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God’s Living Word

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The nineteenth psalm, written by King David, starts with such statements as “The heavens are telling,” “their expanse is declaring,” and “Day to day pours forth speech.” It closes with an appeal for the acceptability of “the words of my mouth and the meditation of my heart.”

We could write the Word over this entire psalm as a theme, as it is referring to the words, commands, and precepts of God and our response to them. The speech of God is life, no matter if spoken or silent, and His commands give us life and direction.

King David desired to follow God with all his heart. He failed spectacularly on several occasions, but then he found his way back again. He consistently tried to focus on God’s line of thought, as he does in this psalm.

The heavens tell

In verses 1-6, David focuses on the heavens. Not surprisingly, these verses are used often in our discussion with those naturalists who do not believe in the act of creation. We point to the beauty and design of nature to emphasize God as the author, contrary to their declaration that this is simply a significant work in nature, an unexplained ordering of the details. David says the details are explained in God: “The heavens are telling the glory of God.”

This declaration of God’s glory is continuous — “day to day” and “night to night.” God’s evidence in the created world testifies to His glory, His greatness, and His concern for His creation.

Such testimony never stops if we are wise enough to see it. Many times on my hikes through the woods and fields, I thank God that I have eyes to see creation as God’s handiwork. It is liberating to sense His closeness in the things He has made. I feel sad for those who only see it mechanically.

David spends the large part of three verses in this psalm’s opening to refer to the sun. He says the heavens are a tent, or tabernacle, from which the sun begins its march each day and concludes at night. This is not intended to be a scientific study of the sun’s movements, any more than saying the sun is a literal bridegroom. The “circuit” of the sun’s movements is from the perspective of the psalmist; it comes up, crosses the heavens, and goes down. David is simply extolling the power he sees.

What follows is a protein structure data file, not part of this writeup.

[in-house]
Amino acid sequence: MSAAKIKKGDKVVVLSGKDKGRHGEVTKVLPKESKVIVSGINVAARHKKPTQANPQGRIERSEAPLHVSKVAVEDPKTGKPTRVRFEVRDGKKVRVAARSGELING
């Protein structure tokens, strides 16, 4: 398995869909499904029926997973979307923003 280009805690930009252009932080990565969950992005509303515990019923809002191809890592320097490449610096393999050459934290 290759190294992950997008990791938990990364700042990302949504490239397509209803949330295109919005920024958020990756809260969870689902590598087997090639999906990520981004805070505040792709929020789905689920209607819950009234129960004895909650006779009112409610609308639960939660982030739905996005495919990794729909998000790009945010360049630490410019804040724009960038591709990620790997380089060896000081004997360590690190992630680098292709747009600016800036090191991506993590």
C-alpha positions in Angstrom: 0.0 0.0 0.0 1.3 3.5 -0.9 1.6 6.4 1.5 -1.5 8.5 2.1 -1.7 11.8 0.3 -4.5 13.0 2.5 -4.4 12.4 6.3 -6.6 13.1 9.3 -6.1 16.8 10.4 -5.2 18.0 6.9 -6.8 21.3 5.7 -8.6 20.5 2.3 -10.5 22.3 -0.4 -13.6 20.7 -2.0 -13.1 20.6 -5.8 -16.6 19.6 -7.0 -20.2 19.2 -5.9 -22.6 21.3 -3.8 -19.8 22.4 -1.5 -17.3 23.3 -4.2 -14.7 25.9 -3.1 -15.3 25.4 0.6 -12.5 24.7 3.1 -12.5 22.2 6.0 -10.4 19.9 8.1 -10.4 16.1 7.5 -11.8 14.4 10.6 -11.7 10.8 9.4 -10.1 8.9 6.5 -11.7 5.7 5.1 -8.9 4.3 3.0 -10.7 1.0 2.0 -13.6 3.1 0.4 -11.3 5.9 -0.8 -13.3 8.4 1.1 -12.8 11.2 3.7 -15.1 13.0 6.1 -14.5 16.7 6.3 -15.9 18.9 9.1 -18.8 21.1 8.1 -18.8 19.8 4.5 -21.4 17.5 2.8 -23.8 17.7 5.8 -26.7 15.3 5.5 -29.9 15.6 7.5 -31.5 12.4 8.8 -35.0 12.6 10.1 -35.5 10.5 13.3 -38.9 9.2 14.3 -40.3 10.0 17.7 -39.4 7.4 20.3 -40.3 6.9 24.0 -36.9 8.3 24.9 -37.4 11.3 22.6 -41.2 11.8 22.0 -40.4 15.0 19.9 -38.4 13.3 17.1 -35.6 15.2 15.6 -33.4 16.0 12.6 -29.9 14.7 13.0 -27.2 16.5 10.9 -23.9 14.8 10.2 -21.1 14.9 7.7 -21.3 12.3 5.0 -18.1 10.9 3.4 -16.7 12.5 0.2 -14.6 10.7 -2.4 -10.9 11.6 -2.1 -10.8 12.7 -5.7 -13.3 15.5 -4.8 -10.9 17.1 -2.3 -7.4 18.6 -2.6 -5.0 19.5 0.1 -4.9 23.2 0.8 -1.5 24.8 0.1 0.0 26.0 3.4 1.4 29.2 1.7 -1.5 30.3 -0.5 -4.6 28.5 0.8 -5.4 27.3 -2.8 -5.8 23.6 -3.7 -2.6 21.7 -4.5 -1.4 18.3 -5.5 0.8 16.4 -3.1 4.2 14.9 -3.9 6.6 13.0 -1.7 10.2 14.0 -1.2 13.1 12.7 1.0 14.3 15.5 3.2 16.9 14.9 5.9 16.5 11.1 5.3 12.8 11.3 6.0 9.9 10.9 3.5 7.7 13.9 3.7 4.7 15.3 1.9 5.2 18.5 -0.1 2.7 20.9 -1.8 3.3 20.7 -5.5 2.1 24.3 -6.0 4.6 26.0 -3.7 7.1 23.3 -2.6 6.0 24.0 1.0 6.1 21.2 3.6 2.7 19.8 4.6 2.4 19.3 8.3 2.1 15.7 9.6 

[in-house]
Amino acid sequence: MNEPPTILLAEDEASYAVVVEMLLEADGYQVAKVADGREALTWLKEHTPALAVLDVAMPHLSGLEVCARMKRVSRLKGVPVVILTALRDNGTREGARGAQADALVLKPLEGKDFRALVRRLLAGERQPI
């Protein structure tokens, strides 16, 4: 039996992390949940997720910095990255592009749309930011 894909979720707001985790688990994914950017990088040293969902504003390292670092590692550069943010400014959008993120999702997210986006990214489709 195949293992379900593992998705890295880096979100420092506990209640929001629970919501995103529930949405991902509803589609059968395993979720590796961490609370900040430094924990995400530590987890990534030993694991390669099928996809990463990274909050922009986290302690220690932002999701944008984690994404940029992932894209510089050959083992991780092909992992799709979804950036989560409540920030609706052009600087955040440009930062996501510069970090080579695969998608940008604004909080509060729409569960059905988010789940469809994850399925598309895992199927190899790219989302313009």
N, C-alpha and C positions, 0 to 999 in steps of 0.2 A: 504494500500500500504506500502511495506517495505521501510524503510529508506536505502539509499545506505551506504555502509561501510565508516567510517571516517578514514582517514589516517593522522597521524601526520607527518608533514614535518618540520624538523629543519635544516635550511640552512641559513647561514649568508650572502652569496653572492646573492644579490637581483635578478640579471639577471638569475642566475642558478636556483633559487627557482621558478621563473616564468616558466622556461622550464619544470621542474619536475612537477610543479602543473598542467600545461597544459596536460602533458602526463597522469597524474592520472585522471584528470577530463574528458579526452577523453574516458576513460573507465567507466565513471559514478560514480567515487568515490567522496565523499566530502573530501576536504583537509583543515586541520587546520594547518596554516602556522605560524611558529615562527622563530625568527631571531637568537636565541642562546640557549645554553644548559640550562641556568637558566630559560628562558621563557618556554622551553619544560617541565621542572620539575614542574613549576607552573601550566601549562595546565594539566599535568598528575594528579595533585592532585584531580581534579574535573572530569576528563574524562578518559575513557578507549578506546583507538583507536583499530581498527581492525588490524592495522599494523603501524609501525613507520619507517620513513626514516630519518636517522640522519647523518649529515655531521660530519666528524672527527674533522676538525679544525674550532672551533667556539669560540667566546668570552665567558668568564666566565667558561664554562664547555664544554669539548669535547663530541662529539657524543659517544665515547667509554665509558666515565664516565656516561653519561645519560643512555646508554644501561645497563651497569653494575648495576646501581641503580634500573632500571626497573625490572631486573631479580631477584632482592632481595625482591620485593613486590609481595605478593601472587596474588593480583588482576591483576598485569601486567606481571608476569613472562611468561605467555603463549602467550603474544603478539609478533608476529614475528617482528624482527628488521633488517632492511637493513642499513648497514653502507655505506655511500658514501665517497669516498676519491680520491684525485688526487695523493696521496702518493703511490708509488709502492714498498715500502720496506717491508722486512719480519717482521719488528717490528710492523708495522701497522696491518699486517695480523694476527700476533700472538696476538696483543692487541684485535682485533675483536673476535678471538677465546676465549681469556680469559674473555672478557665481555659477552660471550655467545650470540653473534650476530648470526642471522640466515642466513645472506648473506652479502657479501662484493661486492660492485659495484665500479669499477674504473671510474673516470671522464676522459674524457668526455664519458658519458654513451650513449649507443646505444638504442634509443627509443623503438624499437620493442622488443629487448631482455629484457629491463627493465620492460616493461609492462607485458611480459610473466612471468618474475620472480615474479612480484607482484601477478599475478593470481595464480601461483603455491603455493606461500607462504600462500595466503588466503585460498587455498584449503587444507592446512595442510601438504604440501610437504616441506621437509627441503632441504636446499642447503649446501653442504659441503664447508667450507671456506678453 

This poetic language shows just one example of the display of God’s power. The mighty sun, which no one can stop, marches at the commands of its Sovereign from morning to night.

I live in Texas. The last few summers have been a clear witness to the fact that we cannot hide from the sun’s heat. Just so, the evidence that God continues to speak to us through His creation tells us of His majesty. These wonderful displays of His power and His sovereign care give us hope for order in a world that is too often awry.

The law tells

The latter part of Psalm 19 can be broken into two parts. The first is verses 7-10, where the psalmist speaks of the effectiveness of God’s law. The second is in verses 11 through the end of the psalm, where David appeals to God for the law to have an impact on him, personally.

First, David extols the excellence of God’s law. I am reminded of Psalm 119, where each verse has something to say about the wonder of God’s law and its impact on the faithful follower. (Curiously, the numbers of these psalms are close where the theme is so similar.) In the same manner, we are told here in Psalm 19 that the law is perfect, sure, right, pure, clean, true.